The role of an aggressive factor in peptic ulcer disease (pud)
The stomach is the expanded part of the digestive tract between the esophagus and the small intestine. It acts as a reservoir and has chief function in enzymatic digestion. Several types of glands provide different types of secretions in the alimentary tract most of which act as lubricant and to protect the stomach mucosa from excoriation.
The pathophysiology of peptic ulcer disease (PUD) is often described as an imbalance between aggressive factors and mucosal protective mechanisms. Helicobacter pylori, a gram-negative organism that has been identified as a potential causative agent in the pathogenesis of peptic ulcer disease, which is diagnosed by invasive or non-invasive
methods. Three classes of drugs have been shown to have a direct effect on Helicobacter pylori: antibiotics, bismuth salts, and proton pump inhibitors. Because Helicobacter pylori is difficult to eradicate, most treatment regimes combine agents from two or even all three of these cases. In all of them, patients with active peptic disease should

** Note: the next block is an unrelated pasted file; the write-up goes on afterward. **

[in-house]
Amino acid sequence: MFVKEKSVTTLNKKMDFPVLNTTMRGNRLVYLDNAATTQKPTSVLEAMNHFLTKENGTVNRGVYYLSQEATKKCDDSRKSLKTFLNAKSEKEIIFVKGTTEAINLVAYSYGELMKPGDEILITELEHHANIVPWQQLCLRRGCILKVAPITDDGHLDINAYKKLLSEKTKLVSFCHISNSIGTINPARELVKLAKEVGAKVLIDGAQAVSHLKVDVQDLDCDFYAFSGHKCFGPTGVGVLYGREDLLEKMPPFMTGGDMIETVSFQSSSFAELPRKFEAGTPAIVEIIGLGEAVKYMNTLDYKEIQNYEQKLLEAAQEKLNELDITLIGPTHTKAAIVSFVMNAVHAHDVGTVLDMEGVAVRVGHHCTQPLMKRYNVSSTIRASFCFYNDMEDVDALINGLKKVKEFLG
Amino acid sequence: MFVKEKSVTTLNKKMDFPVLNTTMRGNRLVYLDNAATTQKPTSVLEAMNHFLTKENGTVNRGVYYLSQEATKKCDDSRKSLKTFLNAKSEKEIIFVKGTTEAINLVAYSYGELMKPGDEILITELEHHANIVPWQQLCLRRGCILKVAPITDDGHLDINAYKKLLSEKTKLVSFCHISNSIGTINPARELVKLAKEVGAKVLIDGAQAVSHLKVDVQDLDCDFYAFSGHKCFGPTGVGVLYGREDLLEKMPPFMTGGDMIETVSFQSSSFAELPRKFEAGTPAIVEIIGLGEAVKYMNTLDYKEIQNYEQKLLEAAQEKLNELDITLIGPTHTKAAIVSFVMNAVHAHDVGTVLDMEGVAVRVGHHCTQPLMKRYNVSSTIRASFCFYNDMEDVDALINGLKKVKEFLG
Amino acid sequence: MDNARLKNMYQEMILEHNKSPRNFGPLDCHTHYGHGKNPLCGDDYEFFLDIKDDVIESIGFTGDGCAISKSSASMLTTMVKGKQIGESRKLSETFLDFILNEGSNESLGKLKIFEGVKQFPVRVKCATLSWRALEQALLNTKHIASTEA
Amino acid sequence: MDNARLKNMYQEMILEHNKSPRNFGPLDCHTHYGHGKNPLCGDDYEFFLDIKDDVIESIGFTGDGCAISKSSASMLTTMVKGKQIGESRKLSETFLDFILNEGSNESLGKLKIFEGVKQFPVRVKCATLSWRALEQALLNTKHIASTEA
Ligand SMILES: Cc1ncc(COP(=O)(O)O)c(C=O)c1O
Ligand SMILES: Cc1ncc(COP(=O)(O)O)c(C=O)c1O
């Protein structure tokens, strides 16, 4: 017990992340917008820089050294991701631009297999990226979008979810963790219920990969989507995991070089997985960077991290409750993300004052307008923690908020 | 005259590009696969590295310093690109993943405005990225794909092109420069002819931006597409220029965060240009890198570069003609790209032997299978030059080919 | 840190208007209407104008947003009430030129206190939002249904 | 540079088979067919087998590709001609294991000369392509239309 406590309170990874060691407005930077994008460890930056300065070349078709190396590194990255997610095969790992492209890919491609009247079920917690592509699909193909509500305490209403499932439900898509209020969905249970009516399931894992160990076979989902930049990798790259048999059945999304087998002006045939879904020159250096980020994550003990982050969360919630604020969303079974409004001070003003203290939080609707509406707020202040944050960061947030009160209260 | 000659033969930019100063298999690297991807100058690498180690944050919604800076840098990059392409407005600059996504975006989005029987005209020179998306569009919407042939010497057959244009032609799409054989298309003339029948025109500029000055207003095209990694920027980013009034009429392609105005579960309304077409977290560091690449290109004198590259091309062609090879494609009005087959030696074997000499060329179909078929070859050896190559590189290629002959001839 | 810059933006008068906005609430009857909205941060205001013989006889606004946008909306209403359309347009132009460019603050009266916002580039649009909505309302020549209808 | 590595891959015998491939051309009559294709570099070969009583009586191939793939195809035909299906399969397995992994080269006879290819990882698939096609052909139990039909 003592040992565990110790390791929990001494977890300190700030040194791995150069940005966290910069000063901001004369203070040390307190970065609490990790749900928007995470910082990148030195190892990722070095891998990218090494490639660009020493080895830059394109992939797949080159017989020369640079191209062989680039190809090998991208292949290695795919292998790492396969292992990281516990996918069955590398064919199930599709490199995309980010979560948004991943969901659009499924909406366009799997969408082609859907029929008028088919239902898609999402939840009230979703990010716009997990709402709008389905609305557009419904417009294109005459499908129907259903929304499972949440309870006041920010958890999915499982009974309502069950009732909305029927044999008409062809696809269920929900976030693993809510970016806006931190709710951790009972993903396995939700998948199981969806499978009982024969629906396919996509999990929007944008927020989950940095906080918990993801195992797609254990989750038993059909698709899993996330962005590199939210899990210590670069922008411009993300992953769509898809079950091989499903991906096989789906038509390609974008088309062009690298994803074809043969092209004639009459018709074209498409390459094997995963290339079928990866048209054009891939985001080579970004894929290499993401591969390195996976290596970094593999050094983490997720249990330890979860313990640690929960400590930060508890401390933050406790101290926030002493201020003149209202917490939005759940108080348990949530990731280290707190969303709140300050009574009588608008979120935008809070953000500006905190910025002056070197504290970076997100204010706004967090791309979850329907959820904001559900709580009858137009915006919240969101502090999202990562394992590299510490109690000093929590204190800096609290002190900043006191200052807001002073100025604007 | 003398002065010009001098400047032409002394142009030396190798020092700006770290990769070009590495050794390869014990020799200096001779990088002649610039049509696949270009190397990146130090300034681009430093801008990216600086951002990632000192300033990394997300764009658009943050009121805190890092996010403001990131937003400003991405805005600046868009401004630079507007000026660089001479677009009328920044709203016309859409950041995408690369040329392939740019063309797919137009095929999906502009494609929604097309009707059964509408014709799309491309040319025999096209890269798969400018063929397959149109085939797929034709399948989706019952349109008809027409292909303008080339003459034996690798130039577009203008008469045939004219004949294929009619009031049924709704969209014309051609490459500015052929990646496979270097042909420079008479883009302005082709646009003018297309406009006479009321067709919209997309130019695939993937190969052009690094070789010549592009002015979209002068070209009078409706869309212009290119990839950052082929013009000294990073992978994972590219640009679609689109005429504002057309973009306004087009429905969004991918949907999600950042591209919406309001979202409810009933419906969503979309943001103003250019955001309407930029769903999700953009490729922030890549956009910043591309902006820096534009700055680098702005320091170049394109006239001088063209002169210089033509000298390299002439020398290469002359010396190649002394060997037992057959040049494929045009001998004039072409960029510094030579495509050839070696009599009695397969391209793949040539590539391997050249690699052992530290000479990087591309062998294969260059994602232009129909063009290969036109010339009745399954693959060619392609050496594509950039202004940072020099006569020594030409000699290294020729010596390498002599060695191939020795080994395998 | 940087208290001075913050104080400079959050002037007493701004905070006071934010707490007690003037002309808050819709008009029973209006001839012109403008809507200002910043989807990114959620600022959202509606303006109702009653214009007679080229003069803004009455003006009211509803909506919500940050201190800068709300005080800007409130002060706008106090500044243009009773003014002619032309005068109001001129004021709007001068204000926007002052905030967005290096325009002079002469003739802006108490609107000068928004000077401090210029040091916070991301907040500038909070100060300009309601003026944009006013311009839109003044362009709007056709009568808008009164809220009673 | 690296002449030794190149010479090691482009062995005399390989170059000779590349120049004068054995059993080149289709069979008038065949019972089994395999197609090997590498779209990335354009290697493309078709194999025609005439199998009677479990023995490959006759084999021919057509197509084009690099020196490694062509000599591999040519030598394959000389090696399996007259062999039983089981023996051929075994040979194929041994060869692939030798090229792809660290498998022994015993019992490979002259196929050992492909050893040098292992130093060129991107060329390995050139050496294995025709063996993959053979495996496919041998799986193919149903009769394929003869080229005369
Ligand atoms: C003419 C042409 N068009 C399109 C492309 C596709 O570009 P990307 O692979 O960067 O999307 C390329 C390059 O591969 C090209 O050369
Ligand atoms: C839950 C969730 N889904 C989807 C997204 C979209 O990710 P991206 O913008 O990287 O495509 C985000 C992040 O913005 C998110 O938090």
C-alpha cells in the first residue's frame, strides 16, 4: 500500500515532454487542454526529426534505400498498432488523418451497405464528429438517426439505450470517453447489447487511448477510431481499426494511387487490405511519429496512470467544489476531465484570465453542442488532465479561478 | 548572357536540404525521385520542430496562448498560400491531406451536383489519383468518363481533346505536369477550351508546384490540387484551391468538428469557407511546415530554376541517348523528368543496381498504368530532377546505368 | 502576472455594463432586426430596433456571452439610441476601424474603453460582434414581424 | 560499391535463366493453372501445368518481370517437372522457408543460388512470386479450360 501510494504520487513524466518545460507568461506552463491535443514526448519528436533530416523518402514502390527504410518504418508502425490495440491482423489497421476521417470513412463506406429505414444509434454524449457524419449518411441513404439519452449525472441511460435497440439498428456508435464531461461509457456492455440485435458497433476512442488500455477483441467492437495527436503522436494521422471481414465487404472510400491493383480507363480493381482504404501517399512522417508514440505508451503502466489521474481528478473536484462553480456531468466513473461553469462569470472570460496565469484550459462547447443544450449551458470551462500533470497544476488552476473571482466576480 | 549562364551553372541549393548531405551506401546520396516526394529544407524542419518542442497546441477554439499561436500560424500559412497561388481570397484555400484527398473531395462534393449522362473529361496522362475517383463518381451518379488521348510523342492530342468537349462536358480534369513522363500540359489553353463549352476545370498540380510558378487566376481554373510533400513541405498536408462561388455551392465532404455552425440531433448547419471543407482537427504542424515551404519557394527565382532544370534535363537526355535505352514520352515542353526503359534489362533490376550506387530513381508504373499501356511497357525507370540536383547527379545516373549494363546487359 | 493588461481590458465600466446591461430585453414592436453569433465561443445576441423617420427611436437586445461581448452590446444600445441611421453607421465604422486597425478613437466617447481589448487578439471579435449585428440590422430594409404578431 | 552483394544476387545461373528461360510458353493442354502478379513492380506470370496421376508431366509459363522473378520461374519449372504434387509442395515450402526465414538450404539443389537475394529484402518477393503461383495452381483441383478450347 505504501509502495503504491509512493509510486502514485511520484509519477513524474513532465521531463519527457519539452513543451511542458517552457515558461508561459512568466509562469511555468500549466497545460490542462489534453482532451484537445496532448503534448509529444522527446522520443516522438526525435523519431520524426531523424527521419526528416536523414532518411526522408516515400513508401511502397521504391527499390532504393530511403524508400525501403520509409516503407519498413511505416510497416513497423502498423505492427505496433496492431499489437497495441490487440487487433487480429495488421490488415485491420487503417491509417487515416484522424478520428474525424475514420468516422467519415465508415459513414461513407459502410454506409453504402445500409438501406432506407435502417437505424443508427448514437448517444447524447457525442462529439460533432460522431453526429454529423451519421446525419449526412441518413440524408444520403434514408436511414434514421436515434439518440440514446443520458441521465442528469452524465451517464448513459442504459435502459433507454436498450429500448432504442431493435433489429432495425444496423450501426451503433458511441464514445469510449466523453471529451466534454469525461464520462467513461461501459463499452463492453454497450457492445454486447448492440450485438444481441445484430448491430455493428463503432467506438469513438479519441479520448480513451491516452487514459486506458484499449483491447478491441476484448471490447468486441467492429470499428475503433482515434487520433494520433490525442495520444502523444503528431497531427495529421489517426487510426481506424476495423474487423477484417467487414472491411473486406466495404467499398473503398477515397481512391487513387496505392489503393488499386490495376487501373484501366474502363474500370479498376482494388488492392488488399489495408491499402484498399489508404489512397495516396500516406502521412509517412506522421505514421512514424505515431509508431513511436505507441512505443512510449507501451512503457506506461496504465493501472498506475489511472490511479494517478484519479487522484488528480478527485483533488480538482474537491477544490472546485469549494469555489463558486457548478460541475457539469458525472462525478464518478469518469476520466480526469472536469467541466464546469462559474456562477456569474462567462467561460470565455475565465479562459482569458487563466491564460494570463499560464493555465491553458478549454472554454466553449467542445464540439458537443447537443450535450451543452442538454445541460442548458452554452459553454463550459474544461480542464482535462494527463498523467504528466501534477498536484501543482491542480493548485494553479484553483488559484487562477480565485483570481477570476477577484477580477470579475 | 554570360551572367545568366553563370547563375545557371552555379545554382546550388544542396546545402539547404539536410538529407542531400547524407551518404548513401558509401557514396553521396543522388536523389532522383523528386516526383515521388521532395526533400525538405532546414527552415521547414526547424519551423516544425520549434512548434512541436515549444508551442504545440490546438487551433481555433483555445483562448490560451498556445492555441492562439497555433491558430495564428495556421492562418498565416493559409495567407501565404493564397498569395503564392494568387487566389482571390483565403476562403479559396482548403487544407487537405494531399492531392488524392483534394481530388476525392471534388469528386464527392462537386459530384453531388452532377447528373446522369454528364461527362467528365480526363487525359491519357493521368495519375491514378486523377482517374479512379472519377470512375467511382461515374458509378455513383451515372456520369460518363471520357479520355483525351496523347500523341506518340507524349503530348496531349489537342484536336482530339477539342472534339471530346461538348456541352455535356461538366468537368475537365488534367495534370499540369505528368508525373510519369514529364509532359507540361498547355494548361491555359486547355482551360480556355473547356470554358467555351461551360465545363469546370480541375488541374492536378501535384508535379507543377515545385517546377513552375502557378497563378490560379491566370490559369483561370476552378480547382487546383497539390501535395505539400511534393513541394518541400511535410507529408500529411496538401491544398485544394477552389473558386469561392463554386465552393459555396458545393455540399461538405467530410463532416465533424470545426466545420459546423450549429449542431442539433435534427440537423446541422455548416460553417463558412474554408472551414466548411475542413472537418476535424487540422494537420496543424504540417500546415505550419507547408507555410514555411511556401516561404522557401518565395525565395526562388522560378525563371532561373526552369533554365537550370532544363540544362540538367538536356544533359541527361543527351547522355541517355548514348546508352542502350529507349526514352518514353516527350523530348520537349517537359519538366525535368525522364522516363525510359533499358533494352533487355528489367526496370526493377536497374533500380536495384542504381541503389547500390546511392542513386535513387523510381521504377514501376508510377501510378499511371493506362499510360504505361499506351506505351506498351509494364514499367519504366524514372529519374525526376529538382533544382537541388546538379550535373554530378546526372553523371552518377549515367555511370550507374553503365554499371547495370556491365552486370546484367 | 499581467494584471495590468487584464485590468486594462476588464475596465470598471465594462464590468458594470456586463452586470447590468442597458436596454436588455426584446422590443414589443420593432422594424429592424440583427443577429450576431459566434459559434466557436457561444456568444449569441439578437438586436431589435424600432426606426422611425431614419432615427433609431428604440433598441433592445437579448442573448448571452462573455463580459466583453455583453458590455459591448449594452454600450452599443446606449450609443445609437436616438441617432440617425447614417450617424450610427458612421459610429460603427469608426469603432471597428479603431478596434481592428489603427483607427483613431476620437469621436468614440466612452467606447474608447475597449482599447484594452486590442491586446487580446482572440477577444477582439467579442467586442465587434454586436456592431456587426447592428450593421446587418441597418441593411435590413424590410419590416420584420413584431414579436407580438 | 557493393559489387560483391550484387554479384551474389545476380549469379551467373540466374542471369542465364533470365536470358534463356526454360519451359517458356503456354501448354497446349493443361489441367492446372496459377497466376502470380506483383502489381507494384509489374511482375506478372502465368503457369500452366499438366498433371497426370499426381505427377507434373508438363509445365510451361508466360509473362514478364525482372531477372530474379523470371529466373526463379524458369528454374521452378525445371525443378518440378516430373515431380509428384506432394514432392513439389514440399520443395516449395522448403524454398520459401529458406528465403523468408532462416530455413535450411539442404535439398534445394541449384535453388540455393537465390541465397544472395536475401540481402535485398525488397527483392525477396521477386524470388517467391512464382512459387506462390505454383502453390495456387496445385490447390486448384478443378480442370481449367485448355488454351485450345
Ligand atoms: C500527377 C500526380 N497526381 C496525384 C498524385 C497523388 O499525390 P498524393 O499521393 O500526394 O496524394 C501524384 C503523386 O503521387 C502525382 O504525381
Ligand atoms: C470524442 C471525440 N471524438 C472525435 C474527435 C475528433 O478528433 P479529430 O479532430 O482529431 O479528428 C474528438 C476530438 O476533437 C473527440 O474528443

also receive a total of 6 weeks of acid suppression with an H2-receptor antagonist. The discovery of Helicobacter pylori as a gastrointestinal pathogen has had a profound effect on current concepts of the pathogenesis and treatment of peptic ulcer disease.
Key words: peptic ulcer disease, Helicobacter pylori, H2-receptor antagonist, pathophysiology